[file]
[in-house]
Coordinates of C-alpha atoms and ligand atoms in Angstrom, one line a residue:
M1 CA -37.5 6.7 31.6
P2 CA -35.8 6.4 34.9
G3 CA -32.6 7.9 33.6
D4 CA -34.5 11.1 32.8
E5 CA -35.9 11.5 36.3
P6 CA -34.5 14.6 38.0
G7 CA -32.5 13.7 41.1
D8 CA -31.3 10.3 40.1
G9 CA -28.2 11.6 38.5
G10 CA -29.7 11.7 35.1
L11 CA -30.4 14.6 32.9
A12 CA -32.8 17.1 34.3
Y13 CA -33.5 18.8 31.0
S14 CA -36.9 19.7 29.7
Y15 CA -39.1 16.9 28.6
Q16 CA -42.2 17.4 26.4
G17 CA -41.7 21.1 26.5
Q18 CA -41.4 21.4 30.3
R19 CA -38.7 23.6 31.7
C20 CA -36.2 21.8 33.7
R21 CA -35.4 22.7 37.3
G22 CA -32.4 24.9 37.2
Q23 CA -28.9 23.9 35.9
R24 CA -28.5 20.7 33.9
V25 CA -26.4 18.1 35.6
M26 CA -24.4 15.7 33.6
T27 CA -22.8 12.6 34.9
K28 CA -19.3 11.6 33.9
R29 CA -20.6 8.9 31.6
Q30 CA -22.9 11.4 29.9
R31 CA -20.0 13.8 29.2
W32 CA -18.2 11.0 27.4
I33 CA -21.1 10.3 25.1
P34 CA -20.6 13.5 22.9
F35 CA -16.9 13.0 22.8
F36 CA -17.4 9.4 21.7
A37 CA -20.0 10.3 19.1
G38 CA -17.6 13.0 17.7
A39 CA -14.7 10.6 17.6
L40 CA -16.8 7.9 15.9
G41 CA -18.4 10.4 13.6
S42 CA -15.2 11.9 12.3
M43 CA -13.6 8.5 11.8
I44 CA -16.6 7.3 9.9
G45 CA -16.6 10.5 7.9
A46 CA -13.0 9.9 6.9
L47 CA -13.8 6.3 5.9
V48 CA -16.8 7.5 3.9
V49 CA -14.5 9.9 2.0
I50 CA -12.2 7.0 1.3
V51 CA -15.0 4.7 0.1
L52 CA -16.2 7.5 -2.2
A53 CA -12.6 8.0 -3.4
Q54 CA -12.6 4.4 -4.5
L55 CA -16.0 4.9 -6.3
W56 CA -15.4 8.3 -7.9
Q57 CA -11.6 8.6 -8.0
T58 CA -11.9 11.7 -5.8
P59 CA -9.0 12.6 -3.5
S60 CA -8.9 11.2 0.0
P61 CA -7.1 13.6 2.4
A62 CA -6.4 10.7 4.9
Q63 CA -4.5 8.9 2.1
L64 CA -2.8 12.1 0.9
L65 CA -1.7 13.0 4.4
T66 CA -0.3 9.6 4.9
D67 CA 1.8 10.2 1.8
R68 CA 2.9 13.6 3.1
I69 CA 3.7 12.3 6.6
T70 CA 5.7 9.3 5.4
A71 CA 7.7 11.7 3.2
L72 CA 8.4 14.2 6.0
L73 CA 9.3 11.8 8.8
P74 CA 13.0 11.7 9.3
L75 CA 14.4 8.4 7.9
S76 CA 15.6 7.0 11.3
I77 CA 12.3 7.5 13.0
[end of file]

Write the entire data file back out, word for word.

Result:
[in-house]
Coordinates of C-alpha atoms and ligand atoms in Angstrom, one line a residue:
M1 CA -37.5 6.7 31.6
P2 CA -35.8 6.4 34.9
G3 CA -32.6 7.9 33.6
D4 CA -34.5 11.1 32.8
E5 CA -35.9 11.5 36.3
P6 CA -34.5 14.6 38.0
G7 CA -32.5 13.7 41.1
D8 CA -31.3 10.3 40.1
G9 CA -28.2 11.6 38.5
G10 CA -29.7 11.7 35.1
L11 CA -30.4 14.6 32.9
A12 CA -32.8 17.1 34.3
Y13 CA -33.5 18.8 31.0
S14 CA -36.9 19.7 29.7
Y15 CA -39.1 16.9 28.6
Q16 CA -42.2 17.4 26.4
G17 CA -41.7 21.1 26.5
Q18 CA -41.4 21.4 30.3
R19 CA -38.7 23.6 31.7
C20 CA -36.2 21.8 33.7
R21 CA -35.4 22.7 37.3
G22 CA -32.4 24.9 37.2
Q23 CA -28.9 23.9 35.9
R24 CA -28.5 20.7 33.9
V25 CA -26.4 18.1 35.6
M26 CA -24.4 15.7 33.6
T27 CA -22.8 12.6 34.9
K28 CA -19.3 11.6 33.9
R29 CA -20.6 8.9 31.6
Q30 CA -22.9 11.4 29.9
R31 CA -20.0 13.8 29.2
W32 CA -18.2 11.0 27.4
I33 CA -21.1 10.3 25.1
P34 CA -20.6 13.5 22.9
F35 CA -16.9 13.0 22.8
F36 CA -17.4 9.4 21.7
A37 CA -20.0 10.3 19.1
G38 CA -17.6 13.0 17.7
A39 CA -14.7 10.6 17.6
L40 CA -16.8 7.9 15.9
G41 CA -18.4 10.4 13.6
S42 CA -15.2 11.9 12.3
M43 CA -13.6 8.5 11.8
I44 CA -16.6 7.3 9.9
G45 CA -16.6 10.5 7.9
A46 CA -13.0 9.9 6.9
L47 CA -13.8 6.3 5.9
V48 CA -16.8 7.5 3.9
V49 CA -14.5 9.9 2.0
I50 CA -12.2 7.0 1.3
V51 CA -15.0 4.7 0.1
L52 CA -16.2 7.5 -2.2
A53 CA -12.6 8.0 -3.4
Q54 CA -12.6 4.4 -4.5
L55 CA -16.0 4.9 -6.3
W56 CA -15.4 8.3 -7.9
Q57 CA -11.6 8.6 -8.0
T58 CA -11.9 11.7 -5.8
P59 CA -9.0 12.6 -3.5
S60 CA -8.9 11.2 0.0
P61 CA -7.1 13.6 2.4
A62 CA -6.4 10.7 4.9
Q63 CA -4.5 8.9 2.1
L64 CA -2.8 12.1 0.9
L65 CA -1.7 13.0 4.4
T66 CA -0.3 9.6 4.9
D67 CA 1.8 10.2 1.8
R68 CA 2.9 13.6 3.1
I69 CA 3.7 12.3 6.6
T70 CA 5.7 9.3 5.4
A71 CA 7.7 11.7 3.2
L72 CA 8.4 14.2 6.0
L73 CA 9.3 11.8 8.8
P74 CA 13.0 11.7 9.3
L75 CA 14.4 8.4 7.9
S76 CA 15.6 7.0 11.3
I77 CA 12.3 7.5 13.0